Communication is a Cornerstone of Basic Nursing Practice

We need to communicate with patients, families, and other healthcare professionals to be successful at our jobs. When I was a case manager in a nursing home many years ago, there was a patient that was declining and almost at the end of life. After a discussion with her family, I had changed her care plan and “task list,” which was a list of how to care for each patient we kept in their closet, so staff knew how to care for each patient, to reflect comfort cares only. I had updated the LPN working that afternoon on the change, with the expectation the LPN would update the CNAs. That evening, the patient had a fall. Two of the staff had gotten the patient upon the commode, per the previous plan of care, after the patient reported having to go to the bathroom.

In this case, the transmission of the message was not relayed to the CNAs. I had assumed the LPN would relay the message to the CNAs but did not receive feedback from the LPN to ensure that would happen. According to Black (2017), effective nurses do not assume a message is understood without confirming with the receiver. It was the expectation that the staff followed the task list in the patient closet. The task list was a non-verbal form for transmission of the message or plan of care for each patient. Staff later told me, they did not always have time to check the task list. Siegel (2010) indicates that communication gaps between nurses and unlicensed assistive personnel are an obstacle to providing patient care.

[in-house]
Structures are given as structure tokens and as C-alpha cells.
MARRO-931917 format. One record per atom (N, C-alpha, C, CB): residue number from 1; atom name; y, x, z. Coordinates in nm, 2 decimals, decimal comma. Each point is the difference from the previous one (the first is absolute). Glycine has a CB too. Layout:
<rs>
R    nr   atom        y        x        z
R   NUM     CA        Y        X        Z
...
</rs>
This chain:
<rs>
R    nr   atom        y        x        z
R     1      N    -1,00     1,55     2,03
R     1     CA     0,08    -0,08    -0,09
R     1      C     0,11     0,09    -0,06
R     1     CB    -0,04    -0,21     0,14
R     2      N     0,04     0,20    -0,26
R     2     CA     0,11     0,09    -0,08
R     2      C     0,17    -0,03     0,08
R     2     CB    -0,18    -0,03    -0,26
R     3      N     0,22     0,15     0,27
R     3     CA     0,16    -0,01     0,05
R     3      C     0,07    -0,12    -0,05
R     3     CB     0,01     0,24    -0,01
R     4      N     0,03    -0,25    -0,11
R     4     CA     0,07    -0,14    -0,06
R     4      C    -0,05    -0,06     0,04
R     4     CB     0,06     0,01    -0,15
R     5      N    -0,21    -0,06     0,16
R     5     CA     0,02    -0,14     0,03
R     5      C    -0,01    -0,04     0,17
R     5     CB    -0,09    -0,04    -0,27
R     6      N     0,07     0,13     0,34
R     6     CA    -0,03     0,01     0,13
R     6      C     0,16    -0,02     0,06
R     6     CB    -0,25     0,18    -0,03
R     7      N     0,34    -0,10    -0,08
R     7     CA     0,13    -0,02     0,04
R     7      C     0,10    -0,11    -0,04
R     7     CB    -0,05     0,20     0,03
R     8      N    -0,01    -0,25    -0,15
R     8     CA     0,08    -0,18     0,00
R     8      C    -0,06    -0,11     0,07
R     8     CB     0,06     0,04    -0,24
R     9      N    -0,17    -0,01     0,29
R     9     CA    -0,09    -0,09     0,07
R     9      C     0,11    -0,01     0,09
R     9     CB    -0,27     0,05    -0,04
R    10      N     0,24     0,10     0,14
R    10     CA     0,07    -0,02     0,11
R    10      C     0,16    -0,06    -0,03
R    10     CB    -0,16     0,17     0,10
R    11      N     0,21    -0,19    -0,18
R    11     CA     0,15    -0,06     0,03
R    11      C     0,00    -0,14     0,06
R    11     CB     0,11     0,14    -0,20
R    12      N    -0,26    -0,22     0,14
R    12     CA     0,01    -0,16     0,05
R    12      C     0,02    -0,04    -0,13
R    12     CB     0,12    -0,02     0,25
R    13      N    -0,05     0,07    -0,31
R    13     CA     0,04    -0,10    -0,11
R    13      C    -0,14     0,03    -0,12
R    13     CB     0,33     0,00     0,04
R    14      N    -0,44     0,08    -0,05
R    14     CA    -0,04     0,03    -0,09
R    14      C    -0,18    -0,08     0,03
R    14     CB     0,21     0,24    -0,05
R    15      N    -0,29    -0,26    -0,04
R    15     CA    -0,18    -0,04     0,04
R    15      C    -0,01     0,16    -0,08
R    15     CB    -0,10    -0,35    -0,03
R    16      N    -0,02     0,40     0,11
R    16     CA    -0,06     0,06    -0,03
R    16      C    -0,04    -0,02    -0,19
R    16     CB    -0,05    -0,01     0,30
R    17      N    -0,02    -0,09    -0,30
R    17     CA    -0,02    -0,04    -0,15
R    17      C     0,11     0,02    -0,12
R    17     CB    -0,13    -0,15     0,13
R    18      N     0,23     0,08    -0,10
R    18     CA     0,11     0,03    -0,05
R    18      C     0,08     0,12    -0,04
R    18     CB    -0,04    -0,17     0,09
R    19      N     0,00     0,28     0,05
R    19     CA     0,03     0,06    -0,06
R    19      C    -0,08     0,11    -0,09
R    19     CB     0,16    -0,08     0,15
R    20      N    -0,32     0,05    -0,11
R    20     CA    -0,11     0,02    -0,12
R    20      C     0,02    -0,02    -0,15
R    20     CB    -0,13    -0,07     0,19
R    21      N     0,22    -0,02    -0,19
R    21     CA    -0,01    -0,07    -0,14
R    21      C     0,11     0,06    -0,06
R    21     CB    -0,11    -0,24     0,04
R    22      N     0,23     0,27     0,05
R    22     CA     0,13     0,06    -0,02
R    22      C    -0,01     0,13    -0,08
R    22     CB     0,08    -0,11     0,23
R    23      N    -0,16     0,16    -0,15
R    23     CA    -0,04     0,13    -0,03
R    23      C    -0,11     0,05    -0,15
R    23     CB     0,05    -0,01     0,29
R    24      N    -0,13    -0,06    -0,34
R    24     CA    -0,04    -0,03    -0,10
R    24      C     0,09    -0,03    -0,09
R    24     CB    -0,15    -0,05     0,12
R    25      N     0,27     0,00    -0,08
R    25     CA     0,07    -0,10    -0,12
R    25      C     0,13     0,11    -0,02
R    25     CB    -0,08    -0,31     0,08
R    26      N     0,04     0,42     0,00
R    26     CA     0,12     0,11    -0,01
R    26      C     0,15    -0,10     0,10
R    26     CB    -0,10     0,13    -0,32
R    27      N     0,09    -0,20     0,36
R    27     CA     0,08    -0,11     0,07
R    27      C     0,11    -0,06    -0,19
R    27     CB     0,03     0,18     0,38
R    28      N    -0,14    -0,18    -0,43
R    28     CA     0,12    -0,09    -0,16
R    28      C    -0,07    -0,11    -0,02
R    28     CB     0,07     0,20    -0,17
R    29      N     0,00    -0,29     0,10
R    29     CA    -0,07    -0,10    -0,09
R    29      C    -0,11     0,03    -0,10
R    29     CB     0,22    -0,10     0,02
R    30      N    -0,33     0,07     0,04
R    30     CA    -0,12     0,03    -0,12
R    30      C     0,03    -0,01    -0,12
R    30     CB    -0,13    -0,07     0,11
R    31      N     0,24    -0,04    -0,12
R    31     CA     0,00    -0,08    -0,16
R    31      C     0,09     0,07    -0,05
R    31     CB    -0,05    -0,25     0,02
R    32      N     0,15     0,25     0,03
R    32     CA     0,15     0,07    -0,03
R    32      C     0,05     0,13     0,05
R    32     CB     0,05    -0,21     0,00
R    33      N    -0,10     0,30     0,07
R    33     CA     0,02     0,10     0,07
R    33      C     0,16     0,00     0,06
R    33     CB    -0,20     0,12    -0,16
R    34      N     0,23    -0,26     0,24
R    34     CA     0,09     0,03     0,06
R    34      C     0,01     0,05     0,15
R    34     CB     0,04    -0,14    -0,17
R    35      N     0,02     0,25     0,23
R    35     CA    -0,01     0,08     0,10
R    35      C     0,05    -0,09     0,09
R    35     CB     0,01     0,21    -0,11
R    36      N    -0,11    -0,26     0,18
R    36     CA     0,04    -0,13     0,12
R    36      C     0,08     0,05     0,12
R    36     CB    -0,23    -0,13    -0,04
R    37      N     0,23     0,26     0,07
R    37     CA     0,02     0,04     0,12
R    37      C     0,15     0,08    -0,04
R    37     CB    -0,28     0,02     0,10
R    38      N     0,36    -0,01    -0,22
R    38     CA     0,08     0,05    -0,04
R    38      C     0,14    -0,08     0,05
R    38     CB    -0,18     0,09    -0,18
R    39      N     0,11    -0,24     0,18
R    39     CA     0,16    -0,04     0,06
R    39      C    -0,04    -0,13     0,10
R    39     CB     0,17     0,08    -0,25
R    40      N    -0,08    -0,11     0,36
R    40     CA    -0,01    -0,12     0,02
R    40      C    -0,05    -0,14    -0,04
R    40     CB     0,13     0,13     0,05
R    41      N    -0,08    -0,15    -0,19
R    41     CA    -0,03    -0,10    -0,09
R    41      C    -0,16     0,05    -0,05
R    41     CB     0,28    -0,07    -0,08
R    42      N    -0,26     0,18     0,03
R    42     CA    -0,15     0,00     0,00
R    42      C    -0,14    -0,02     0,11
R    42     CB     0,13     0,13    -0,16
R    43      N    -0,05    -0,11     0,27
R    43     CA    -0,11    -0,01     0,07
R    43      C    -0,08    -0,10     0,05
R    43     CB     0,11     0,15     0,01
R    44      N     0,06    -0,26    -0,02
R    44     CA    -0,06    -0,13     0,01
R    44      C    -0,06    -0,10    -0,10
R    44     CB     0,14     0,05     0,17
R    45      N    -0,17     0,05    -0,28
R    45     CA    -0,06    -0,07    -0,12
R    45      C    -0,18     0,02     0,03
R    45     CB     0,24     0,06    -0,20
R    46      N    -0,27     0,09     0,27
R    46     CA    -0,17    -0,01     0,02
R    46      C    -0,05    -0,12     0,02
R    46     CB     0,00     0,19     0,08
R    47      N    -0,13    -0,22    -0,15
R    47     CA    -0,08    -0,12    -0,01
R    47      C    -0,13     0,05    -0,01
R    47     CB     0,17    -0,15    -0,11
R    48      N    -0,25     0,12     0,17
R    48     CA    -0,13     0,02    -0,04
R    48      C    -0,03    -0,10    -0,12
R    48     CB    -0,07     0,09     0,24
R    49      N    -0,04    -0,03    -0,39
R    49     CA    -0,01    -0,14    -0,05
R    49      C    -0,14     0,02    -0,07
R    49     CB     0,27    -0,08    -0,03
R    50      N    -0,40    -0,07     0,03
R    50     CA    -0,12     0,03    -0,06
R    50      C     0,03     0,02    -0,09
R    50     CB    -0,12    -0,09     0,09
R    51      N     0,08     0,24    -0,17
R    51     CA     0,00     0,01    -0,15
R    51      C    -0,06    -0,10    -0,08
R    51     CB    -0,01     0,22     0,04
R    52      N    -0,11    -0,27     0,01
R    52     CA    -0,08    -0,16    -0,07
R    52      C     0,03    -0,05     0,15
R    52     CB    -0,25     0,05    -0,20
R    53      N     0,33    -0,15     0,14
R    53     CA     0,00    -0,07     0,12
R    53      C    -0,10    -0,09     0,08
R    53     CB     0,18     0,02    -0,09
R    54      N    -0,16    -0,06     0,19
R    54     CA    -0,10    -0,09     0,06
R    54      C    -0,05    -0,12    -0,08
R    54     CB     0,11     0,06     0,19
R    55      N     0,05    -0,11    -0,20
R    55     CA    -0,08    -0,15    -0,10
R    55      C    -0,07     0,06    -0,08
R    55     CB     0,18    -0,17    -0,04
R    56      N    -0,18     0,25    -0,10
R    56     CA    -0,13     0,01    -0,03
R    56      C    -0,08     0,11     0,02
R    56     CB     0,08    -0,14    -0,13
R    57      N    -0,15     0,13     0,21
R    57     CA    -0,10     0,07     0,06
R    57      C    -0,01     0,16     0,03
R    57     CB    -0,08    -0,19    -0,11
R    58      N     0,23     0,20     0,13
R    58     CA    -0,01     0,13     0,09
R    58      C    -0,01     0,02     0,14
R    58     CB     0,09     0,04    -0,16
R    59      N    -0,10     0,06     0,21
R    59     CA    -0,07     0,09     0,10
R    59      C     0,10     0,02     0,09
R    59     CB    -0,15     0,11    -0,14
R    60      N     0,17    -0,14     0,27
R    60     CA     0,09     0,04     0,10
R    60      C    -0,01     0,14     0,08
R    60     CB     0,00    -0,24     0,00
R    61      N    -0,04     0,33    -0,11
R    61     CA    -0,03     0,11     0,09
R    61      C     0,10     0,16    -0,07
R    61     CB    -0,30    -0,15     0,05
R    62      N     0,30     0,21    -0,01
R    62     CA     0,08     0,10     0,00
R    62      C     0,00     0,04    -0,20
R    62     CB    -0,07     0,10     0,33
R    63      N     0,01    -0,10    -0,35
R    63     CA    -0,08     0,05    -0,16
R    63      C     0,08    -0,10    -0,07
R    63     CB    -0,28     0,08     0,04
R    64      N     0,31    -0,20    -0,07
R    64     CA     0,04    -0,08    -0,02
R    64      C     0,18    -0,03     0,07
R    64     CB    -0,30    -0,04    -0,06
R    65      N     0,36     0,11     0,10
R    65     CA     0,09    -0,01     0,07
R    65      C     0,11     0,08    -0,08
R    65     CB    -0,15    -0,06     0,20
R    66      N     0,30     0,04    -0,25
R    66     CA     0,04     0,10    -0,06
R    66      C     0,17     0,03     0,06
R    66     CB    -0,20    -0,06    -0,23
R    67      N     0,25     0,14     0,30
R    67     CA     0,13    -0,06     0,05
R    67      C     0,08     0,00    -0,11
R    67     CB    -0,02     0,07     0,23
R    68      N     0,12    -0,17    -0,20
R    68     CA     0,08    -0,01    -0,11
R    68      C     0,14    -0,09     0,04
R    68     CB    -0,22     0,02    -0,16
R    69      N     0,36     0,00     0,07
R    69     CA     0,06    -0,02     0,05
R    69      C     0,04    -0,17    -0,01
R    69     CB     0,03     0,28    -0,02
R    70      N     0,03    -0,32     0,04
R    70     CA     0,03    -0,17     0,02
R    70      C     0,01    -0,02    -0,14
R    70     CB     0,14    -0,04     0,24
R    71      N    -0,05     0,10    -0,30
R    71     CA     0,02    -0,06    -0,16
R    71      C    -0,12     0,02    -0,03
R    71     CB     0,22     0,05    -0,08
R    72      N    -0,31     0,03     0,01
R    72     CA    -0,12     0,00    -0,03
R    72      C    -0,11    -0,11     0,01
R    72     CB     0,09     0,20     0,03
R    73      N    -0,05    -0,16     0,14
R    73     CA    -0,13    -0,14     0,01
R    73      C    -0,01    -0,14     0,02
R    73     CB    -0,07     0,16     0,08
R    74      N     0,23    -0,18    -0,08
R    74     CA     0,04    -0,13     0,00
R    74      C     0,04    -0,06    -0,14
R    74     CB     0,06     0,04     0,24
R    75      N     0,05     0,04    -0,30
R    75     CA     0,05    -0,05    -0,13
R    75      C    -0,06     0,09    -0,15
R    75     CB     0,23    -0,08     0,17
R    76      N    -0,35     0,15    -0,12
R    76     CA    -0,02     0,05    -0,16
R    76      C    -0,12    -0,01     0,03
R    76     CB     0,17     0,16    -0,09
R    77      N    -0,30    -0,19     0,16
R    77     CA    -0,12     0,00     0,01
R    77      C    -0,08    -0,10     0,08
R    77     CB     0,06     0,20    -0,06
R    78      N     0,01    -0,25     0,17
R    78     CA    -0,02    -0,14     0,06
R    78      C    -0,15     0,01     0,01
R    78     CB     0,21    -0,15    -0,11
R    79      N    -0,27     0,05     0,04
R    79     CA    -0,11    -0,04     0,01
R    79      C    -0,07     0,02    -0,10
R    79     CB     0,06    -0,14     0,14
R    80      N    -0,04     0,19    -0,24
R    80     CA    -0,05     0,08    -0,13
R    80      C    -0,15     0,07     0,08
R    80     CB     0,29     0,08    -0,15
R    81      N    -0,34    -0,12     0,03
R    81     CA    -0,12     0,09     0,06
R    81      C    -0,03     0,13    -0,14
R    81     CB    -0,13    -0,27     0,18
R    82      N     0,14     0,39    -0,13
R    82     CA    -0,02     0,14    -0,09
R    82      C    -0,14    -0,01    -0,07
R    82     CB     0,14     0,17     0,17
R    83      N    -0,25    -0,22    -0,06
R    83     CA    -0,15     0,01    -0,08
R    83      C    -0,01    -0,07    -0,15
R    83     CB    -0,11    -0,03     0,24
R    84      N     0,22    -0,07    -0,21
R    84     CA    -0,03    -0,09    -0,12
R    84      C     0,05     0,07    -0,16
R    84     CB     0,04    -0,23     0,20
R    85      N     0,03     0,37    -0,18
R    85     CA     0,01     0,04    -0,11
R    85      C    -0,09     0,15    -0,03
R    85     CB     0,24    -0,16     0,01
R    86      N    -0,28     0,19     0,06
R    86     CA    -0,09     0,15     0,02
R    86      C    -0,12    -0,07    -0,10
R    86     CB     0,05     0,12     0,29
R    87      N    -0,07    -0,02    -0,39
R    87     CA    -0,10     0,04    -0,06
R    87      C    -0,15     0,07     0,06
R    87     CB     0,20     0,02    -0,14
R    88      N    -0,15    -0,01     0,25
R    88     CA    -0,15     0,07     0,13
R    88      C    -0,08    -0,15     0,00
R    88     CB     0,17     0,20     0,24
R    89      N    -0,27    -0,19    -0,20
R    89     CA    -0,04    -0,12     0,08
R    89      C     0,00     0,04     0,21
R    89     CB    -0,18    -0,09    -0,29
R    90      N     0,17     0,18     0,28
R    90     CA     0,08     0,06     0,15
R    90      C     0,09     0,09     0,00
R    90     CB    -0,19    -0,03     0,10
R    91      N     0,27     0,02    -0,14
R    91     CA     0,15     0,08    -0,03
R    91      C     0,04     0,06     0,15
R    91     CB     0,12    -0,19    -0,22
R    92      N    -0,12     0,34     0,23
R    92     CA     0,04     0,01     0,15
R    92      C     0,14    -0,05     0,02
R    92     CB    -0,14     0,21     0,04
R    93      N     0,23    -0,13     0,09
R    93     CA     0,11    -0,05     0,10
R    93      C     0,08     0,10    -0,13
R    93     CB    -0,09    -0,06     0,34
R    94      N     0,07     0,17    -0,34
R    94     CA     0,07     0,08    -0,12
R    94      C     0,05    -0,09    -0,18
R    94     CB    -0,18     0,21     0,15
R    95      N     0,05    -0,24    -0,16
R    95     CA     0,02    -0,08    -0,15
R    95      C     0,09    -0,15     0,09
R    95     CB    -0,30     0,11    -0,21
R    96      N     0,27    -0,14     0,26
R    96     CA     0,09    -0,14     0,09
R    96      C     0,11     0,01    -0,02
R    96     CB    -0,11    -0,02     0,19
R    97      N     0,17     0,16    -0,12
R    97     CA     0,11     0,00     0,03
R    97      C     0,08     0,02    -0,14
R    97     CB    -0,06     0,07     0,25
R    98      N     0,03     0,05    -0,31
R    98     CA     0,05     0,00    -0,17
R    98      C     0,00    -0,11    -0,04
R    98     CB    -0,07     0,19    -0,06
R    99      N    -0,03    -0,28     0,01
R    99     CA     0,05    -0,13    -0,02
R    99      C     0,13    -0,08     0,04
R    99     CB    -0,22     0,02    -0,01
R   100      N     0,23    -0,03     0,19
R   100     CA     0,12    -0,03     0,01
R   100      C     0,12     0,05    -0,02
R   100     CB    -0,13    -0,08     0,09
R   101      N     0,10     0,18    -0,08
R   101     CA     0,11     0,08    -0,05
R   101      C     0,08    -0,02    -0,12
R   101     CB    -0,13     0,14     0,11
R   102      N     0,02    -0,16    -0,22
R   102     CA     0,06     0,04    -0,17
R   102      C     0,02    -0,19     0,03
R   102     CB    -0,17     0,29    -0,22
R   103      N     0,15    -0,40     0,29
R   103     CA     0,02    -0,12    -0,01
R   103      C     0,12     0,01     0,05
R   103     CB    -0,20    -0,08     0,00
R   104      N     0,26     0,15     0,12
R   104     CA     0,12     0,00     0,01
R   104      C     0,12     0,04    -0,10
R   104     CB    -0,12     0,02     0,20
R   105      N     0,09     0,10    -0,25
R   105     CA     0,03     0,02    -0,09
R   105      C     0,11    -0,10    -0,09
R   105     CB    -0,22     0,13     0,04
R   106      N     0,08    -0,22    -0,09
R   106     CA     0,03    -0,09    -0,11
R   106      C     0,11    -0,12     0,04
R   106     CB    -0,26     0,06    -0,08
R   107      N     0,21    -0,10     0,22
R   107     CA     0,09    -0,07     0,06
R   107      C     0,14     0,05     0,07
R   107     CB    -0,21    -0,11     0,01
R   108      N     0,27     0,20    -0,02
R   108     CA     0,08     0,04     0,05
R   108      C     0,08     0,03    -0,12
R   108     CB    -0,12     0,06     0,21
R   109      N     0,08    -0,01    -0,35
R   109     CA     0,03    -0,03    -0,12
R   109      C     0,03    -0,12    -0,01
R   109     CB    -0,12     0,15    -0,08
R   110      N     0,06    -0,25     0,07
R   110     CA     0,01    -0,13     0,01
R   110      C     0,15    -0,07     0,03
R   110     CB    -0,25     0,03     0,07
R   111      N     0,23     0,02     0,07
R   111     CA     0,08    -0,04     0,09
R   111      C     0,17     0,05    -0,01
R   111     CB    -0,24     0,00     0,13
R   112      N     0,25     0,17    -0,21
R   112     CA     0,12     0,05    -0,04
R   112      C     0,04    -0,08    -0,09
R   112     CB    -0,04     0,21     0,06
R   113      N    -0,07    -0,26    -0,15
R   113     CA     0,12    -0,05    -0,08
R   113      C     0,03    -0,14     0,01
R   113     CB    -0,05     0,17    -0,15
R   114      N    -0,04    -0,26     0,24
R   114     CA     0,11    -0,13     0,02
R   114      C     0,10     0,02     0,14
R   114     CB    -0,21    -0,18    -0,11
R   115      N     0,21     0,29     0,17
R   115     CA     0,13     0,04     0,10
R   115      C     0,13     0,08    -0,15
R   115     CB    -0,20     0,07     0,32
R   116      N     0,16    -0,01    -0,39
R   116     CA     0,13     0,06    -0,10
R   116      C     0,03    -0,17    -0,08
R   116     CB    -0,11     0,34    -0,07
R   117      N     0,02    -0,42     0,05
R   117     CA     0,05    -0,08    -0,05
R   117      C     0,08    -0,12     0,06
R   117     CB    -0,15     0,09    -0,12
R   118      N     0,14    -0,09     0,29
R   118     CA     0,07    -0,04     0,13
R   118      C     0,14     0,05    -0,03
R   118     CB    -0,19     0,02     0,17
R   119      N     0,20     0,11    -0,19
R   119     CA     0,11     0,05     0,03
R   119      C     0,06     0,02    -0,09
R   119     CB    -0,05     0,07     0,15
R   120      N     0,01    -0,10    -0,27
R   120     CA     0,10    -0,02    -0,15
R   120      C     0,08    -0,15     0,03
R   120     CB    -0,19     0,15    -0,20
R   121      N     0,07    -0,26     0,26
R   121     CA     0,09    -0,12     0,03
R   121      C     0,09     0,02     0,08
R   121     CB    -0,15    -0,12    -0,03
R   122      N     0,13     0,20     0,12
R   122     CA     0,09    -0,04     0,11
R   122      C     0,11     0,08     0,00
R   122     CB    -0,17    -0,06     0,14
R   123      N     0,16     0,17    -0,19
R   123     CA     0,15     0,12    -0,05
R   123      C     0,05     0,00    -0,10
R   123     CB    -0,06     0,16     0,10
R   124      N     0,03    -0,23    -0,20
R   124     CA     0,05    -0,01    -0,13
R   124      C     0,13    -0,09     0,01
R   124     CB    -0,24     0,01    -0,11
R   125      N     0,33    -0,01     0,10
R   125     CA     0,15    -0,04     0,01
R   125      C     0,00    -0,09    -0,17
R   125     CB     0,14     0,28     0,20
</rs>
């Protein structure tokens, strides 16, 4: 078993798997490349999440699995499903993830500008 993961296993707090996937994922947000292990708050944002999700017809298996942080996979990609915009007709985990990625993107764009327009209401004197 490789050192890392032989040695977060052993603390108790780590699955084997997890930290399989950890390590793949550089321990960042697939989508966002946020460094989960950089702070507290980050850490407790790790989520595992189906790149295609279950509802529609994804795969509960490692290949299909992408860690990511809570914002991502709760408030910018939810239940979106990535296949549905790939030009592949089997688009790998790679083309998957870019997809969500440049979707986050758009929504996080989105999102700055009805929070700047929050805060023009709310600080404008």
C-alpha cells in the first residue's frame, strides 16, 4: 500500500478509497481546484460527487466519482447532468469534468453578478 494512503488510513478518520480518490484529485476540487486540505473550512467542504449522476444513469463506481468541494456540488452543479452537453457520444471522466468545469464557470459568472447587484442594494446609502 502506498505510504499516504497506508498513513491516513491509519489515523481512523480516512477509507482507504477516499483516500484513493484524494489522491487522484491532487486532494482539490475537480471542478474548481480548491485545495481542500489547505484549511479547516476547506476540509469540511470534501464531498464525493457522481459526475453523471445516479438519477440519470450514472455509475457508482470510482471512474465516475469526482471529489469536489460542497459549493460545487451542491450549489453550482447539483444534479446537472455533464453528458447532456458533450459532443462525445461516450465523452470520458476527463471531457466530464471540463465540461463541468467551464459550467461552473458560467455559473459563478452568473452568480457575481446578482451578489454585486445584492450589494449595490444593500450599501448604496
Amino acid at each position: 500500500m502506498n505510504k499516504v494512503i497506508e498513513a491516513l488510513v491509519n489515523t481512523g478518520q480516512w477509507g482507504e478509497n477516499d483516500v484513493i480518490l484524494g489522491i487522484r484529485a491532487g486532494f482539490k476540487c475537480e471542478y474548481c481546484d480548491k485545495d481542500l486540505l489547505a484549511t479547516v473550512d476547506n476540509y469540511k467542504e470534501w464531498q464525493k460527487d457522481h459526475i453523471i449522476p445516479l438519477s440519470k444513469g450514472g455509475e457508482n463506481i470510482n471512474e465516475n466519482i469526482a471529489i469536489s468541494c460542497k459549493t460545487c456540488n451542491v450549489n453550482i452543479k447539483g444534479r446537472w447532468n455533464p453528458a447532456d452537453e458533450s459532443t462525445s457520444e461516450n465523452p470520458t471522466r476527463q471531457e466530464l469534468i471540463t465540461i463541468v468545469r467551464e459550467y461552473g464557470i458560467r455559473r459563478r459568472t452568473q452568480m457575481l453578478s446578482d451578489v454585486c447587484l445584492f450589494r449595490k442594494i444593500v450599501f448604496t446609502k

After learning from staff they did not always have time to check the individual task list in the patient closet, a facility-wide change was made. In addition to the task list in the closet, we implemented resident data sheets, which listed all the patients on the unit and how to take care of them on 1 sheet. It was then the expectation that the staff carried the resident data sheets on their person. The other lesson learned was that feedback is essential for successful communication, Black (2017).

References

  1. Black, B. P. (2017). Professional nursing: Concepts and challenges. St. Louis, MO: Elsevier
  2. Siegel, E. O., & Young, H. M. (2010). Communication between nurses and unlicensed assistive personnel in nursing homes: explicit expectations. Journal of Gerontological Nursing, 36(12), 32–37. https://doi-org.libproxy.stcloudstate.edu/10.3928/00989134-20100702-02
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Communication is a cornerstone of basic nursing practice. (2021, Nov 26). Retrieved December 7, 2021 , from
https://studydriver.com/communication-is-a-cornerstone-of-basic-nursing-practice/

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